So, instead of measuring your productivity in hours and jeopardizing your health, work smart, aim for quality output and spend the energy you save doing high-value activities like playing with you kids, traveling, reading or taking that online learning course you always wanted to. Stop overworking your brain; you’ll be more productive as a result.
Supply chains continue to increase in complexity. I’ve observed this firsthand from managing hundreds of projects in manufacturing organizations over the last 25 years, including navigating end-to-end supply chain. Being able to effectively manage this complexity is essential to achieve important business objectives–growth and profitability.
For starters, you want to identify the factors that contribute to these complexities: the geographical spread of customers and suppliers; risk and security considerations; regulatory and compliance hurdles; increased customer expectations for shortened lead times, and an increase in the number of players involved are all factors that are increasing supply chain complexity. After all, we live in a global world!
A common thread through all these factors is the number of connection points between suppliers and customers.
Connection Points Drive Complexity My most successful clients manage complexity by focusing in on connection points. Connection points are those points that link two or more unique people, processes, systems, functions or supply chain partners.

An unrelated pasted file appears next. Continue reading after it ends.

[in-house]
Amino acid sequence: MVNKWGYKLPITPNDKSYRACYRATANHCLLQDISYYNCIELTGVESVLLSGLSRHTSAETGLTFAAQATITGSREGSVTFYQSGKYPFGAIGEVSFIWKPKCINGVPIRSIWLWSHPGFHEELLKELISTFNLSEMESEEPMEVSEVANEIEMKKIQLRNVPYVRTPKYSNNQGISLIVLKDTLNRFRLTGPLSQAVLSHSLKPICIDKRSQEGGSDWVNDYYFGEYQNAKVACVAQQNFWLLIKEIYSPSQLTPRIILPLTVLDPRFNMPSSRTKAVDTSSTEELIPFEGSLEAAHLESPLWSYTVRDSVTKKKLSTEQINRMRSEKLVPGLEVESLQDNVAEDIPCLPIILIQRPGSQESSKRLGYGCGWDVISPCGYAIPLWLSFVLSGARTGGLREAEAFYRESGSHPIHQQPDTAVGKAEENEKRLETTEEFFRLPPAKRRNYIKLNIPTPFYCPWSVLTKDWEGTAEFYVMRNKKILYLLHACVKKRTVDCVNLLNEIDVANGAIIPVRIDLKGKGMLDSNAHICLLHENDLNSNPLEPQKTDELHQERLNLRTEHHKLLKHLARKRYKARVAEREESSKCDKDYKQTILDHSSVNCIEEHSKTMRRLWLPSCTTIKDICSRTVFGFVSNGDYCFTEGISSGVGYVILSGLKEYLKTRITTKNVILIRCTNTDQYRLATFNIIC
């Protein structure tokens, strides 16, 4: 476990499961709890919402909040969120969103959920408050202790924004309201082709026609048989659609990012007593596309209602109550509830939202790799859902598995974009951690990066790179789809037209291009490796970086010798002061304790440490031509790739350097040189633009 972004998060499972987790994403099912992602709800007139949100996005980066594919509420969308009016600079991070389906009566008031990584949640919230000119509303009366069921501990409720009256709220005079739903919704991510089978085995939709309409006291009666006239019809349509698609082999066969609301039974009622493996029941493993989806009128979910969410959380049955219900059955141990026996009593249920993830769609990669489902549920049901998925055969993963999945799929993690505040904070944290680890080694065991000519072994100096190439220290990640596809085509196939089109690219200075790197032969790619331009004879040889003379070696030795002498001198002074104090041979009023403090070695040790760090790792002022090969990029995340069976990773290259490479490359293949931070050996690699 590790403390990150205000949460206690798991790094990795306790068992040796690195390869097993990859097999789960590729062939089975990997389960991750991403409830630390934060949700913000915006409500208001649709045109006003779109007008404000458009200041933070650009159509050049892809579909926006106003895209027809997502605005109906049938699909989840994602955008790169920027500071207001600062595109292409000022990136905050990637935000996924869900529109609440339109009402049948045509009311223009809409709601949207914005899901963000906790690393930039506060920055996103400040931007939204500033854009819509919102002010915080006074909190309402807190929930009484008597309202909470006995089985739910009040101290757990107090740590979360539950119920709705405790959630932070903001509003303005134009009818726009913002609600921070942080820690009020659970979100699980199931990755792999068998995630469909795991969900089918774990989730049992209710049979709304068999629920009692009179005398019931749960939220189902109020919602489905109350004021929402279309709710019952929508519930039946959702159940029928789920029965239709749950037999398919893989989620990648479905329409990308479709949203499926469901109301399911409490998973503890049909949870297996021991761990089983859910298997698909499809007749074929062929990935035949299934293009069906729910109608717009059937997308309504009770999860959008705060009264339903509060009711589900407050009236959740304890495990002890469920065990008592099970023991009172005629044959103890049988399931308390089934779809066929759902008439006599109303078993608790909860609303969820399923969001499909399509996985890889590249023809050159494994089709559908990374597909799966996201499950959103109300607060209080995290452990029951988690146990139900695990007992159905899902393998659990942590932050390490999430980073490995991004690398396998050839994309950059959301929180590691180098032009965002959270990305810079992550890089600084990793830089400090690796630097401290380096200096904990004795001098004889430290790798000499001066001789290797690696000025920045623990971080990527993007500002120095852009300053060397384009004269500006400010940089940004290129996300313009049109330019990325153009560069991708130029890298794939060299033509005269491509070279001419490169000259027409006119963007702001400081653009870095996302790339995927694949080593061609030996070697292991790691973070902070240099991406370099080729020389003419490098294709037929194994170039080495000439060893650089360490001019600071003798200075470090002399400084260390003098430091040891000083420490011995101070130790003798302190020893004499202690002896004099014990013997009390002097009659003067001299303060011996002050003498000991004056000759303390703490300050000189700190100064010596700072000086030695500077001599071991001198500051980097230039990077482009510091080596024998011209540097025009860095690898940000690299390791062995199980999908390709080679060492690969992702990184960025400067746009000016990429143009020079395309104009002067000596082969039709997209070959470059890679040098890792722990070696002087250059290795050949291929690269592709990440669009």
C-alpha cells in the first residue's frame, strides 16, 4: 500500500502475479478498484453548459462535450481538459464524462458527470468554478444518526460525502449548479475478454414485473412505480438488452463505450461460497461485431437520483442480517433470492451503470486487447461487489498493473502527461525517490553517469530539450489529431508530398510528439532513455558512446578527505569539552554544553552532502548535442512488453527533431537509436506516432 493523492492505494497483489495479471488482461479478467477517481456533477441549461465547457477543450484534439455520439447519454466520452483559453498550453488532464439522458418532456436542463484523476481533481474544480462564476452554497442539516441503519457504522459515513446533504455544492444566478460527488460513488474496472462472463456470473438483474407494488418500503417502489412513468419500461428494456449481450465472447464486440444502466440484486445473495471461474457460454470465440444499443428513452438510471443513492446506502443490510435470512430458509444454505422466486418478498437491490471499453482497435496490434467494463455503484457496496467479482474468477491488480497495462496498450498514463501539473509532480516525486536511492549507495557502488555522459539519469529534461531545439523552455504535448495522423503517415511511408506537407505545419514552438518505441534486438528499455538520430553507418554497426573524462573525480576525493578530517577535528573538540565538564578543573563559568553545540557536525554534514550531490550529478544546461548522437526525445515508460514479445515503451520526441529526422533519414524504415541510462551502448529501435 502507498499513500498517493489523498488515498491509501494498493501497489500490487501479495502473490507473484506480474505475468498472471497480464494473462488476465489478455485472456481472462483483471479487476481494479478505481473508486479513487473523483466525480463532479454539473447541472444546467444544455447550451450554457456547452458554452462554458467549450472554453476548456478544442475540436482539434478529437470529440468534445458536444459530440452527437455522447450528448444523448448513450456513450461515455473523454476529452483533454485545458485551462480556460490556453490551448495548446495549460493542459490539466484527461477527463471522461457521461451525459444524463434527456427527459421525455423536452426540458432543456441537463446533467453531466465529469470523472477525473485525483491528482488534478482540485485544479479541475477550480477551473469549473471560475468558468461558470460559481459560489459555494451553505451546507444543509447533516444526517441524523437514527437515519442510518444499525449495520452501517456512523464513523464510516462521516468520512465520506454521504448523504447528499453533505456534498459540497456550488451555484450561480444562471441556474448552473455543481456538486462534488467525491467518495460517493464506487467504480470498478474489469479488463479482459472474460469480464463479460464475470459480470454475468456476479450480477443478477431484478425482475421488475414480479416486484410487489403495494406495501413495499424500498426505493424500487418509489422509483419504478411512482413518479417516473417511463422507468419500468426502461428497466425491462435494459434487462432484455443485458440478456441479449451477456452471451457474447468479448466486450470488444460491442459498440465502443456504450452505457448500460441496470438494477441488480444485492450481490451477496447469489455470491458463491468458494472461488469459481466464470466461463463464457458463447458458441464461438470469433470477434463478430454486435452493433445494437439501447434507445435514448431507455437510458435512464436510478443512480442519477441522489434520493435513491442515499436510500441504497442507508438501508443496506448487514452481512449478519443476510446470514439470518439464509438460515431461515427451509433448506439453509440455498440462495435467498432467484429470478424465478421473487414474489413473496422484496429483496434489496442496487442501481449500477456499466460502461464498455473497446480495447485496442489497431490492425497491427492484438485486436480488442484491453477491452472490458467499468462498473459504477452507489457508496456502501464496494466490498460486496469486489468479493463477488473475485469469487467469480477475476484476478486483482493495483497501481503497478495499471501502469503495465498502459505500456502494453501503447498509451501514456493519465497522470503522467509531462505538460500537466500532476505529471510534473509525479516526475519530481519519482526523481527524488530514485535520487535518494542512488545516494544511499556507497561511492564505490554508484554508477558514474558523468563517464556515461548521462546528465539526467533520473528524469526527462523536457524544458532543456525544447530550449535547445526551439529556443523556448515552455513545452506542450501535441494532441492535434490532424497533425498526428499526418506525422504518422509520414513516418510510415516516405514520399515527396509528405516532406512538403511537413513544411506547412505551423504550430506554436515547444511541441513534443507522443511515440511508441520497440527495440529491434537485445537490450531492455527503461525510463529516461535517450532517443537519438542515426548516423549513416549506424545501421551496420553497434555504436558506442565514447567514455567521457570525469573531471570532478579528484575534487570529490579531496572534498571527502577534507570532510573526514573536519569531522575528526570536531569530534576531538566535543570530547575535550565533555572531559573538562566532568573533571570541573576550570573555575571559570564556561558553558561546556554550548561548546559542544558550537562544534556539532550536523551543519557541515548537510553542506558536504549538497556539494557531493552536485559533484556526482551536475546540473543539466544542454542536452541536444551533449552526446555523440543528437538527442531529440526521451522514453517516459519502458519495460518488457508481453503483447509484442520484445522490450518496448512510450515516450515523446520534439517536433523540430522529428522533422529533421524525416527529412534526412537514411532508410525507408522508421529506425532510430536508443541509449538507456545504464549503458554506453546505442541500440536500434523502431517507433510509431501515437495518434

For example, when two functional departments work together to introduce a new product, there will undoubtedly be several points of intersection. These points are typically more complex to manage, and create a higher degree of delays and issues than other points in the new product development process. Imagine developing a new product while collaborating with suppliers and customers. The customers are providing feedback and suggestions on their needs; in the meantime, the suppliers could be collaborating on a new design, new packaging or ways to reduce line scrap. These connection points increase complexity. And one of the most effective ways to manage these complexities is using project management processes and tools.
Here are three ways project management helps teams manage the connection points of supply chain complexity.
1. Use the Critical Path Method
These supply chain connection points are usually on the critical path of the project. Critical path, a project management technique used to show the sequence of activities in a project schedule, helps organizations get a handle on this complexity. Project management software lets you visualize this critical path—a path that includes tasks with dependencies, arranged in a particular order that’s required to complete the project on the shortest path to success.
Using project management tools to identify and manage the critical path is an effective way to do everything from reminding product groups of upcoming collaborative tasks, to making sure that teams and vendors are focusing on the right activity at the right time, or at least aware of delays that can affect other pressing deadlines.